Three churches, with towering spires,
several nice hotels, a town hull and
brick court house, made it appear an
attractive home, where one would
love to dwell, away from the busy
hustling world, the din of cities, and
the noise and confusion of commerce
Along the sides of the hill in which
the town of Madison stood, street
rose above street* l-long which ware
several mansions of great pretentions
to architectural beauty, embowered
in trees and gardens. Altogether
the town had quite a genteel, “well
to do air.” Several rows of brick
stores, interspersed with humblo
dwellings, stood with their hacks
ilderod in default, and th
coed. And it Is further
R nhliahod in tho Cedartown Ext-msaa once a month
)r four mouths. J. W. II. Undeuwoo
:• that tlx
crcd that tills Rule he
_ . i Music Publishers, Ollv
Pond A Co., Smith A Co., ”
Also full lino of Small Musical Goods, Strings, etc.
rphe proprietor respectfully announce* to the elt-
-Hxtmsol Cedartown and vlciufWr, that his facili
ties enable him to offor extra Inducements to pur
chasers of Musical Goods, guaranteeing everything
presented by him to give entire “
represented by him to give enure huubuicuui..
06, Union Street, Nashville Tenn.
Libel for Divorce in Polk Superior
Superior Court, February Term 1878.
His Honor, J. W. H. Underwood,
LOU BROWNER IRulo to perfect service,
JAMES BROWNER. 1 February Term, 1HT8.
It appearing to the Court by return of the Sheriff
that the defendant does not reside in this countv,
nnd It further appearing that he does not reside In
tho State, It is on motion of counsel, ordered, that
said defendant appear and answer at the next
term of this Court, else that the case ho considered
in default, nnd nlutntlff allowed to proceed. And
it Is further orderod that this rule ho published in
the Cedartown Kxriusss, once a month for fon
months. J. W. II. UNDKltwoon, J. S. 0.11. C.
W. M. Sparks, Plaintiff's Attorney.
inch 98-1 m4m.
740. 750, 707, 709, 770, 800, 830, 840 j to tho river, where several stcam-
1170,1237,1238,1239,1268,040,710 Douts, unloaded their merchandise
747, 801, 859,907, 909, 930, 1188, 957 un( j f ve jg|it from other places. This
law. 18o6,698, 1087. nnn.titnted (he commerce of the
Also the lollowiiifj lots of lniul in
he8th district and Sth section Nos.
208, 287 and 291.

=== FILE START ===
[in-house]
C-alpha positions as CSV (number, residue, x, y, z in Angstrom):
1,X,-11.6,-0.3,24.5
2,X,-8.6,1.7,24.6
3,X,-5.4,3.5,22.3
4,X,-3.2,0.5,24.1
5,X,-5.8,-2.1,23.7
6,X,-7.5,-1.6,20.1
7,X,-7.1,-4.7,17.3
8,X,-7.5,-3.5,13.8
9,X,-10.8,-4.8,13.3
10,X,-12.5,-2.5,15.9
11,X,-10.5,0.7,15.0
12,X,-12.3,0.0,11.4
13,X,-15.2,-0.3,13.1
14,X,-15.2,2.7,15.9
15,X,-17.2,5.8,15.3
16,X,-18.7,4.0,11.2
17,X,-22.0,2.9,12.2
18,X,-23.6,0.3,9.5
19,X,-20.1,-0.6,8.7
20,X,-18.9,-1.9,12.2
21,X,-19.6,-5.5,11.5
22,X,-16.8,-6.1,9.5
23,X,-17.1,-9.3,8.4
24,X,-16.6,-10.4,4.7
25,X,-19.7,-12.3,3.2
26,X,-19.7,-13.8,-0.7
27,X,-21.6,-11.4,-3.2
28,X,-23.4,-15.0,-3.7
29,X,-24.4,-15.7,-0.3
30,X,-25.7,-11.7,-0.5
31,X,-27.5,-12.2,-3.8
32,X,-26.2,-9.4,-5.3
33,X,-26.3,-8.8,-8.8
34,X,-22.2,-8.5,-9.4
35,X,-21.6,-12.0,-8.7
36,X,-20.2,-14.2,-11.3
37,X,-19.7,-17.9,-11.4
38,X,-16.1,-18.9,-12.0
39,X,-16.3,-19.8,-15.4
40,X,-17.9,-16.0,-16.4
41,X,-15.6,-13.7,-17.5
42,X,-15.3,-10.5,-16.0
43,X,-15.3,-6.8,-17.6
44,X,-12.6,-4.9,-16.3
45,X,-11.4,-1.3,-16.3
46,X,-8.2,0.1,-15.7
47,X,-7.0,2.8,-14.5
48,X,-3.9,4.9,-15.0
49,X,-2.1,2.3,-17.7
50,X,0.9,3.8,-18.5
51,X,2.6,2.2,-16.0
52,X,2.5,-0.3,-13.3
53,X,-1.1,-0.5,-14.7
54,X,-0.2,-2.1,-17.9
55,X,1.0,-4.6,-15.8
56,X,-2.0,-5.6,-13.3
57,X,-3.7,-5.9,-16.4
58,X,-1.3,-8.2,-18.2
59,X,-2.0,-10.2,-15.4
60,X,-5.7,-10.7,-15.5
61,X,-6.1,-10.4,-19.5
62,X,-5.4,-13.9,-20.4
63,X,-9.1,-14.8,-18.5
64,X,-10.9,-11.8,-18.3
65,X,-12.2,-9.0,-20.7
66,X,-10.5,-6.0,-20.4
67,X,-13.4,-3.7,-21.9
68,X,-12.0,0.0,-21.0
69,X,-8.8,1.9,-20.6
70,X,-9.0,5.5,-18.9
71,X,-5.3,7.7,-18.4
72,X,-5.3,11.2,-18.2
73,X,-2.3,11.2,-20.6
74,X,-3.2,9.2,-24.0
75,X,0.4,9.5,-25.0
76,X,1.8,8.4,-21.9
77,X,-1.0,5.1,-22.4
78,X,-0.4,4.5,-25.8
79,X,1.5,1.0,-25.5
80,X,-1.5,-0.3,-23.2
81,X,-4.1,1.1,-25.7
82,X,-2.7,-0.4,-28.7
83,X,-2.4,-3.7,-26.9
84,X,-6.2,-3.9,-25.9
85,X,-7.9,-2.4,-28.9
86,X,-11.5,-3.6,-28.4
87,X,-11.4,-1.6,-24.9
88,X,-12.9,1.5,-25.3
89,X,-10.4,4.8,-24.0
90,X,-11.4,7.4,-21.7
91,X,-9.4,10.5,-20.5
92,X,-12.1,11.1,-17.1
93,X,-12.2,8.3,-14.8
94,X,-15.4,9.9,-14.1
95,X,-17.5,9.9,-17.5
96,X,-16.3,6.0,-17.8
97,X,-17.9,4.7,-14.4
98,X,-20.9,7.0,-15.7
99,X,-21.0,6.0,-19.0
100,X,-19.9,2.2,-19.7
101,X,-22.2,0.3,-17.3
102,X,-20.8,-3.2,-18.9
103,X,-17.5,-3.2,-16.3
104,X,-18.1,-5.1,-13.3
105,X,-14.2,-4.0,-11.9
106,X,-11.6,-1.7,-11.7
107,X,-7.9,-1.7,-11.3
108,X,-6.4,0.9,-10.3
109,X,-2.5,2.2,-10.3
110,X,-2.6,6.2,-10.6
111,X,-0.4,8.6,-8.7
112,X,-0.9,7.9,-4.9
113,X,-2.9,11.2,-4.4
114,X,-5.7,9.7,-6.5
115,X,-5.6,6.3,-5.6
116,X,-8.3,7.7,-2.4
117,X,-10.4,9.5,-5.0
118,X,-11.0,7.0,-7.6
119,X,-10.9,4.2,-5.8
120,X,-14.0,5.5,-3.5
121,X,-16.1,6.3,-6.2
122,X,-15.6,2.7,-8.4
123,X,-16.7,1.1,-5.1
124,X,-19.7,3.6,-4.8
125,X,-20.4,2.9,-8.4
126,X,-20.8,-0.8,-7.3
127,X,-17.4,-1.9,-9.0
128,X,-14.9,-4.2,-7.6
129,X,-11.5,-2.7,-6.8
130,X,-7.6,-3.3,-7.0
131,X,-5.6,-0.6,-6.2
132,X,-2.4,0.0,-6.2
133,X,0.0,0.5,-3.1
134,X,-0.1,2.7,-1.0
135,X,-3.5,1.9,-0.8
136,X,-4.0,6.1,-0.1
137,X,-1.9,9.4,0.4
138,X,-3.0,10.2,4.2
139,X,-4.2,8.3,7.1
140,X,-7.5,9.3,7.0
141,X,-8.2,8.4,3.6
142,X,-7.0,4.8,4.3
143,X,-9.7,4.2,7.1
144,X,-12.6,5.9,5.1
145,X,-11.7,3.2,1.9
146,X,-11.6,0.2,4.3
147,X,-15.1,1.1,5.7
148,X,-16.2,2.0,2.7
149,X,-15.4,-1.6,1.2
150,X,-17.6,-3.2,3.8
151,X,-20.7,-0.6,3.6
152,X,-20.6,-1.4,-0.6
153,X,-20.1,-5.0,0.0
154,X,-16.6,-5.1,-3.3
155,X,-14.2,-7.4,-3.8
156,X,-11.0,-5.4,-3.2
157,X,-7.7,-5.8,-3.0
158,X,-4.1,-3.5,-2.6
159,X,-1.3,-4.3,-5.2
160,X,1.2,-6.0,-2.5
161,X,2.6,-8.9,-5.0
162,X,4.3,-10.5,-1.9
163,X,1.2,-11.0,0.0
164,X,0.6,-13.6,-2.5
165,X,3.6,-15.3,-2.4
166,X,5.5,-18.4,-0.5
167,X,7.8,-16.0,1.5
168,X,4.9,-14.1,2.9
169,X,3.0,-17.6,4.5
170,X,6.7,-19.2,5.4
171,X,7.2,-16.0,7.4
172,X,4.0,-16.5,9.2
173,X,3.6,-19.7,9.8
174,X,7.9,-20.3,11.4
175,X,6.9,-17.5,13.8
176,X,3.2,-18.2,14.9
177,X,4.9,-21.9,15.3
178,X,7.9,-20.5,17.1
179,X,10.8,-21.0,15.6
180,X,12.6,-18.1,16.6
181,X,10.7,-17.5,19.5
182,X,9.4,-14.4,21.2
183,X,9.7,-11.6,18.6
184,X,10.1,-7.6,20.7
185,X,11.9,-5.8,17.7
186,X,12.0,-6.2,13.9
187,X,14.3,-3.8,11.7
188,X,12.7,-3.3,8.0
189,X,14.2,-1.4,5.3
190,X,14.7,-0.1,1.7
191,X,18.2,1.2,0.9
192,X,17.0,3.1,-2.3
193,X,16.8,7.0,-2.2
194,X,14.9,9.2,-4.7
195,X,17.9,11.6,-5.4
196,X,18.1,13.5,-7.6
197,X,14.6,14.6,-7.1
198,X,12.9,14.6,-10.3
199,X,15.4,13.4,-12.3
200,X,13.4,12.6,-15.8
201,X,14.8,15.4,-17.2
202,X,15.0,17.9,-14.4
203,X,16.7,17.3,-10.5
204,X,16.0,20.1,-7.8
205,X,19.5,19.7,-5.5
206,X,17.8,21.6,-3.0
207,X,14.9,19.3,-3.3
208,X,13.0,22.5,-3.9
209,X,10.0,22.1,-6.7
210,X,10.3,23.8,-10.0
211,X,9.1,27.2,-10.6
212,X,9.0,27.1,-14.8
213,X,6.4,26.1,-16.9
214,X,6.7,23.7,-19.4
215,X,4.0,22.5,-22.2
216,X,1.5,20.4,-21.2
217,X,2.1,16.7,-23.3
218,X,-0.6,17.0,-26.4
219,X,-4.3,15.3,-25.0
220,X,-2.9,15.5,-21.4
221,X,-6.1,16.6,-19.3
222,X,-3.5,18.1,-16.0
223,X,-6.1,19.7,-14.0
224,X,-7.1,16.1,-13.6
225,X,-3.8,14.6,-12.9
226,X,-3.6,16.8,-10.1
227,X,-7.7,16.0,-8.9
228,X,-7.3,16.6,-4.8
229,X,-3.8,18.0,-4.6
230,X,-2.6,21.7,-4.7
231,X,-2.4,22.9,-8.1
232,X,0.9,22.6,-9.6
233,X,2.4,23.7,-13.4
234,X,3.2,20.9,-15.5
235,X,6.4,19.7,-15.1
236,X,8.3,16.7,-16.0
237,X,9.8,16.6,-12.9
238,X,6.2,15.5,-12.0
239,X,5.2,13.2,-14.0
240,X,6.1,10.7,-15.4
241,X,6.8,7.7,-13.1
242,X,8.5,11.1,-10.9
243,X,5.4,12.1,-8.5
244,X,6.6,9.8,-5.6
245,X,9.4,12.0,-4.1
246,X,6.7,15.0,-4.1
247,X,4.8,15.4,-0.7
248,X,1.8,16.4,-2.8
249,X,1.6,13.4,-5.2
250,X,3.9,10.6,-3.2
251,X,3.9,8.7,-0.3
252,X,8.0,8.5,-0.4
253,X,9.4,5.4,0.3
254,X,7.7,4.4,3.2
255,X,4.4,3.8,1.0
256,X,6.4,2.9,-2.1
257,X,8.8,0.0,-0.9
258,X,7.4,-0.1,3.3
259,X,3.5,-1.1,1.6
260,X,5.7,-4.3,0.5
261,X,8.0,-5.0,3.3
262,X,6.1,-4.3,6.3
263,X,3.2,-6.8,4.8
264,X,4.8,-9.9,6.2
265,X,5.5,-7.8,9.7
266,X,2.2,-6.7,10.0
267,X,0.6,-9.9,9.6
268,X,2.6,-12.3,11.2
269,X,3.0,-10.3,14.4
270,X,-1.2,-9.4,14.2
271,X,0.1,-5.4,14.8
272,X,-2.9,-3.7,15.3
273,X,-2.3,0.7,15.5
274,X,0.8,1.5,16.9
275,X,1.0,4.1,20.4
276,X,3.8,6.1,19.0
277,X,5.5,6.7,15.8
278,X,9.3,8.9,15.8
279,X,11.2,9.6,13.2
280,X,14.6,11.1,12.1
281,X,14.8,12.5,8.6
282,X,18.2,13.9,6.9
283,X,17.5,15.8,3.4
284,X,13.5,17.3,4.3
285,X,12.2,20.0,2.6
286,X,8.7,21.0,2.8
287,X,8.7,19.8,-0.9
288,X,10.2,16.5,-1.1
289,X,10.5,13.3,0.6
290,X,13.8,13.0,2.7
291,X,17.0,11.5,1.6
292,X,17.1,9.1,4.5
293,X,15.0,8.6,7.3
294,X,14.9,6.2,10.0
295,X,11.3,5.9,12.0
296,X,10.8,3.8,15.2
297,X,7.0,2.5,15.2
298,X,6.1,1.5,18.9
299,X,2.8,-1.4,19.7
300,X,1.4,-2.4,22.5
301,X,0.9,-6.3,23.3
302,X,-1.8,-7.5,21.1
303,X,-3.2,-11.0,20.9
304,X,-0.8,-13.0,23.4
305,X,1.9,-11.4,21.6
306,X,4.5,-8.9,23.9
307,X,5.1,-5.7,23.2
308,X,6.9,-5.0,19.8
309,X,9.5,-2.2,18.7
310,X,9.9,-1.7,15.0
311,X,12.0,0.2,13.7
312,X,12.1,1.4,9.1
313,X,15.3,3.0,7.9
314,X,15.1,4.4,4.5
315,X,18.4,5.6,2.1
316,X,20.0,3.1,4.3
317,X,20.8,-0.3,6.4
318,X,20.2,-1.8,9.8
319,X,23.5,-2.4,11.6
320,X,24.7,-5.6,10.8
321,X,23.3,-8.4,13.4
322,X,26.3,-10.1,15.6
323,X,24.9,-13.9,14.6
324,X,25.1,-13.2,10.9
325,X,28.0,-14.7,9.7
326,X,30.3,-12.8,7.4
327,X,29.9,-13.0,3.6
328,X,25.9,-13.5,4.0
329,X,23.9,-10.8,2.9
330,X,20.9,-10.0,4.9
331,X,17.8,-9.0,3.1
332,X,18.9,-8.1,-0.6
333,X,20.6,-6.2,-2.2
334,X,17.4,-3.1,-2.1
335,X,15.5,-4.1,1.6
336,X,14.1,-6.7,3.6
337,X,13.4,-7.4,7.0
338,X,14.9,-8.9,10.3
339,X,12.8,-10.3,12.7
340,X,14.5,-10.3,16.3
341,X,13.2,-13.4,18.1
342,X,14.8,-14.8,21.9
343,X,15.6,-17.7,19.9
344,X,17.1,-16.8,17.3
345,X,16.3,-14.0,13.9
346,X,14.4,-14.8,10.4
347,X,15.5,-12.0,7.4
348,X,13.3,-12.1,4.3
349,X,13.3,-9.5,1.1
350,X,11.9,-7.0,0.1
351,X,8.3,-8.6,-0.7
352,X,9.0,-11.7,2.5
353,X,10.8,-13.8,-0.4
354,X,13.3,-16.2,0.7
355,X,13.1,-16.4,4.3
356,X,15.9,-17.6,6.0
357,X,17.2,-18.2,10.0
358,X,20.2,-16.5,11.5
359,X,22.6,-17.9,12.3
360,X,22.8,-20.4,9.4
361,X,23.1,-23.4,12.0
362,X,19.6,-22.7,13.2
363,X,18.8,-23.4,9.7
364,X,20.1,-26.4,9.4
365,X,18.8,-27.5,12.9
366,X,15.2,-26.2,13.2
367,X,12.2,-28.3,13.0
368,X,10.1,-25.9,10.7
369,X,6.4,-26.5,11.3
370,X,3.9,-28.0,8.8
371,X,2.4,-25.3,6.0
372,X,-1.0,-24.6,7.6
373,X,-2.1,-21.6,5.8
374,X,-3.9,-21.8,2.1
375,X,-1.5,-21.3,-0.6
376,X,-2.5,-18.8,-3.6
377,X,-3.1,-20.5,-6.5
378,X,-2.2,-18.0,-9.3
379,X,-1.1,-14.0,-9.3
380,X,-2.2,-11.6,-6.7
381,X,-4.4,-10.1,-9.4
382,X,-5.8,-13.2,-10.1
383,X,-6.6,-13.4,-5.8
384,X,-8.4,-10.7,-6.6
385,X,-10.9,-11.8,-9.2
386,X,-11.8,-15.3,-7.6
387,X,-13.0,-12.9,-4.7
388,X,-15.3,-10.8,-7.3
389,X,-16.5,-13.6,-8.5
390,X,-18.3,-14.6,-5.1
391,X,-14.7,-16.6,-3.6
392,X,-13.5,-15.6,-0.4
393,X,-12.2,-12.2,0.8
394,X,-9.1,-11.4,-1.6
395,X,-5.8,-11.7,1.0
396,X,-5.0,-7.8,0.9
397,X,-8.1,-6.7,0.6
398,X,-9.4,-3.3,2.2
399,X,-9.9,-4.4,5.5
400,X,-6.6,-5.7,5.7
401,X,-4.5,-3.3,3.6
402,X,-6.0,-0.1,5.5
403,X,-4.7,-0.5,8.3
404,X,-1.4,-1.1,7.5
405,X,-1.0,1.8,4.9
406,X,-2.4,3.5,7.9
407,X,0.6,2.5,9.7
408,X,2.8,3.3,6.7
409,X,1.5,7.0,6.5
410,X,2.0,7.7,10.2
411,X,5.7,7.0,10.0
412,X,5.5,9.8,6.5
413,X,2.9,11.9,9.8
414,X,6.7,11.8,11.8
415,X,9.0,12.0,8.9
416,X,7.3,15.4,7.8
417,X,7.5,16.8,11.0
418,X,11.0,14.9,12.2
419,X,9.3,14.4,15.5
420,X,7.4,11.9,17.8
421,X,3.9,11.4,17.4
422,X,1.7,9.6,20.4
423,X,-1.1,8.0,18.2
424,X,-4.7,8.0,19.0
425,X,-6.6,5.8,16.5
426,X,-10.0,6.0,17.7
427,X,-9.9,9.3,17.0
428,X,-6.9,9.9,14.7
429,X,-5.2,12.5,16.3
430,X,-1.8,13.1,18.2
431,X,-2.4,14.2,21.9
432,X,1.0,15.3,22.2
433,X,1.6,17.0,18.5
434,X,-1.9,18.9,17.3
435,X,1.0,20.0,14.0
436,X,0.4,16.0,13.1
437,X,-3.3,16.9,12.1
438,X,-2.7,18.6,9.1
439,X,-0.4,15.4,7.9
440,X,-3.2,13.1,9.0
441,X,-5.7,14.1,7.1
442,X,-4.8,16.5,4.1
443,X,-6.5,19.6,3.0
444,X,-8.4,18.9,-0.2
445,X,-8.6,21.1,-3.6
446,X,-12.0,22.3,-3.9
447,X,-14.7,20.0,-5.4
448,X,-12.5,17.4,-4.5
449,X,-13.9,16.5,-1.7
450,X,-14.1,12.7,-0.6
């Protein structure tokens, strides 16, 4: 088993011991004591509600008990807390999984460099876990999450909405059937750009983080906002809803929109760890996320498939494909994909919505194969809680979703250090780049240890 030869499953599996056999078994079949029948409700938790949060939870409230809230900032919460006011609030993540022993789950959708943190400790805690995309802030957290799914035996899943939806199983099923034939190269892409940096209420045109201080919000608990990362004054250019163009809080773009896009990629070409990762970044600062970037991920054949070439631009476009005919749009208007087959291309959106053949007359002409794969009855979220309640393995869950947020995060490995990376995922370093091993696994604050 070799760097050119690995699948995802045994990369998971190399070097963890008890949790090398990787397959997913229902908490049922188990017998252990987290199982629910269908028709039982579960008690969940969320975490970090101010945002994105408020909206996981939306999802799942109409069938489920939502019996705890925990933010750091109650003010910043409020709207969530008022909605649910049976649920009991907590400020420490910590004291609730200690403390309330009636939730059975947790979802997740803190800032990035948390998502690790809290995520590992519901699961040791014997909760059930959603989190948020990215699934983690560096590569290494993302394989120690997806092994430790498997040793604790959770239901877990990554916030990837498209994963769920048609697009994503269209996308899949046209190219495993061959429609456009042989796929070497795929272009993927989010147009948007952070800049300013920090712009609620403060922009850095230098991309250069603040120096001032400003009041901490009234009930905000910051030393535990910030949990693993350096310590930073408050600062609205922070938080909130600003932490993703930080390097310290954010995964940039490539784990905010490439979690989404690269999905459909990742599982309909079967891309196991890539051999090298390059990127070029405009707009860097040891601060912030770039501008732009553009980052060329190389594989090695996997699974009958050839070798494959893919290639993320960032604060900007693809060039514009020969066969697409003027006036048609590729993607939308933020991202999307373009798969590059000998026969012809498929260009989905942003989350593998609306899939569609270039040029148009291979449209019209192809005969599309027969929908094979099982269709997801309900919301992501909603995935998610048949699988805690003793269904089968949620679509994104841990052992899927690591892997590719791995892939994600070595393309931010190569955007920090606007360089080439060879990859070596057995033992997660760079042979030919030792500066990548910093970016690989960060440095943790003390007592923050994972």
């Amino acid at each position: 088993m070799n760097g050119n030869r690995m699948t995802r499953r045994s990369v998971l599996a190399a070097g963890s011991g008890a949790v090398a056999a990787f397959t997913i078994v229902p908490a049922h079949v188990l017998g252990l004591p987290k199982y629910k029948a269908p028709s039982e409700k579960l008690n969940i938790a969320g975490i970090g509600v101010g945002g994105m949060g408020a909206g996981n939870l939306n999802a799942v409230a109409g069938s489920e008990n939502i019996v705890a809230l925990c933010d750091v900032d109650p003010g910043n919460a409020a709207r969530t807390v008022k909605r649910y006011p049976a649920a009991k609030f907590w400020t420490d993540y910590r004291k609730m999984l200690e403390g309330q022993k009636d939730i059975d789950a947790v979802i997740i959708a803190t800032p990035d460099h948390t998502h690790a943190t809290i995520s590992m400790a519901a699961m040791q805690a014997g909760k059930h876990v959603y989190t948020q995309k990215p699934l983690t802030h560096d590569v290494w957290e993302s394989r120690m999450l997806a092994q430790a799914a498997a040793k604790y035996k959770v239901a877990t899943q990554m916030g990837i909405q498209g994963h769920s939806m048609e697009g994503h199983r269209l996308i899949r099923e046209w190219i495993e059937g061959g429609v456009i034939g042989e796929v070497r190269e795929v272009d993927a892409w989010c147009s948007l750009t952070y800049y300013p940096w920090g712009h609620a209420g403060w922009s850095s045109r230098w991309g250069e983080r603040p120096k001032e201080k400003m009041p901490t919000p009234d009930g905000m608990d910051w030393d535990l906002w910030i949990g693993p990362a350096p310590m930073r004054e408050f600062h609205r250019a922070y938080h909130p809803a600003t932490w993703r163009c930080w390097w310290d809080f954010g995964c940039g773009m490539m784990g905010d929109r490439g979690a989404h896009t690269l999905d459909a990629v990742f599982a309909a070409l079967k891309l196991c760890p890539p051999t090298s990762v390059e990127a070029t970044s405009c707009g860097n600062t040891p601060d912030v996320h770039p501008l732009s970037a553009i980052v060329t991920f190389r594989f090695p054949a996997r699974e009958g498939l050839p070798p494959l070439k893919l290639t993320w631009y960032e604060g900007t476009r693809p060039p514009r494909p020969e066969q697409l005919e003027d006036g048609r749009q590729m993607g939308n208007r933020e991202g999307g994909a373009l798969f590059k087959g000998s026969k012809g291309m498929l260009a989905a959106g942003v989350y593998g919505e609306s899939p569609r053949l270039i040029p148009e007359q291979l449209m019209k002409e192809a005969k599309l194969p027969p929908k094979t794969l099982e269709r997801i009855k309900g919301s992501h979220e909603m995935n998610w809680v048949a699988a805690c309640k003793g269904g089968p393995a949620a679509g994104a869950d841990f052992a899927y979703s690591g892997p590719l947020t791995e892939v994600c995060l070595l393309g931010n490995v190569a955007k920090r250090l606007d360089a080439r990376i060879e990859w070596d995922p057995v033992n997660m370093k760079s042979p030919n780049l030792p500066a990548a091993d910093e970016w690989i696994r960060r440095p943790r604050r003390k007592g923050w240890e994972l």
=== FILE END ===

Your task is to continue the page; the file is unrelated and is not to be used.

Also the following lots in the 7th
district and 6th section. Nus. 12,
19, 95, 121, 103, 104, 230, 287, 240,
248. 248, 250, 252, 255, 250, 201,
273, 297, 299.
E. 0. WILSON,
April 25,1878. Sheriff
Sale Feed and Livery Stable.
Broad Street Romc,Oa.
Best care taken or stock.
hie.. Spocinl accommodation for
nnd Haralson county irlonds urc I
D. H. Ledbetter, Agent.
Oodwrtowa, » t i i O®.
lies just received a full lino of
which «ro ottered to tho jinblic.t reasonable prices.
Anything usually kept In .
canbo found in my atore. Give mo your patron
age, and .1 will make satisfactory prices.
I have also opened a magnificent
Stock ;of Jewelry,
consisting lnjpart of
WATCHES, CLOCKS, GOLD
& SILVER WARE.
’ I Invite the attention of tho public to tho public
to an inspection of thesa articles. Everything
warranted as represented.
Promptly don. end ADAR.NTBED. Bomembor
AYpbm. D. U. LEDBETTER Apt. ’
Polk Sheriff’s Sales.
W ILL be sold before the Court
House door in Cedartown Pnlk coun
ty, On., on the first Tuesday in June
next, between the legal hours of sale,
to following property, to-wit:
West half of lots of land Nos. 177
and 178, in the 17th district and 4lh
section of Polk county, Ga., as the
property of W L MoOandlesa, by
virtue of one Mortgage fi fa issued
from Polk Superior Court in ' favor
of W 0 Knight, administrator of
Edmond Berry, deceased, vs. said W
Also lots of land Nos. 800, 801,
785, 727, 857, 858, 784 and 709, all
in the 2nd district and 4tli section of
Polk county, Ga., us the property of
M H. Bunn, endorses, by virtue of
one Polk Superior Court fi fa in fa
vor of M Dwinell vs. C H Harris,
principal, P C Harris and M H Bu tin
endorsers, as the property of said M
Also lot of land No. 877, m the
16th district and 3rd section of Polk
county, Ga., as the property of de
fendant, Jno A Thomas. Property
pointed oat by said defendant; by
virtue of one Justice Court fi fa from
the 1072nd district, G. M., in favor
of O H Harrs vs said Thomas.
E. W. CLEMENTS,
may 2-tds Sheriff
With High Prices!
CHICAGO SCALE CO.,
(iS X 70 West Monroe St., Chicago III.,
Have Reduced the Prices of all kinds of
4-Ton Hay, Stock or Cotton Scale,
$60. Former Price, $100.
All other sizes nt n great redaction. C'Sr Every
Scnlo Fully Waiuianted. All orders promptly
filled. Circulars, Prlco Lists anb Testimonials
sent upon application.
Bny the Cheapest and Best
James Q-- Dailey,
On Second Floor, 0(1 Broad St., Romo.
A FINE AND WELL SELECTED STOCK OF
Motalic, Grained, Walnut, and Stained Coffins,
Bnriul Rohes and Coffin Trimmings always on
hand. Neatost Hearses furnished for funerals. All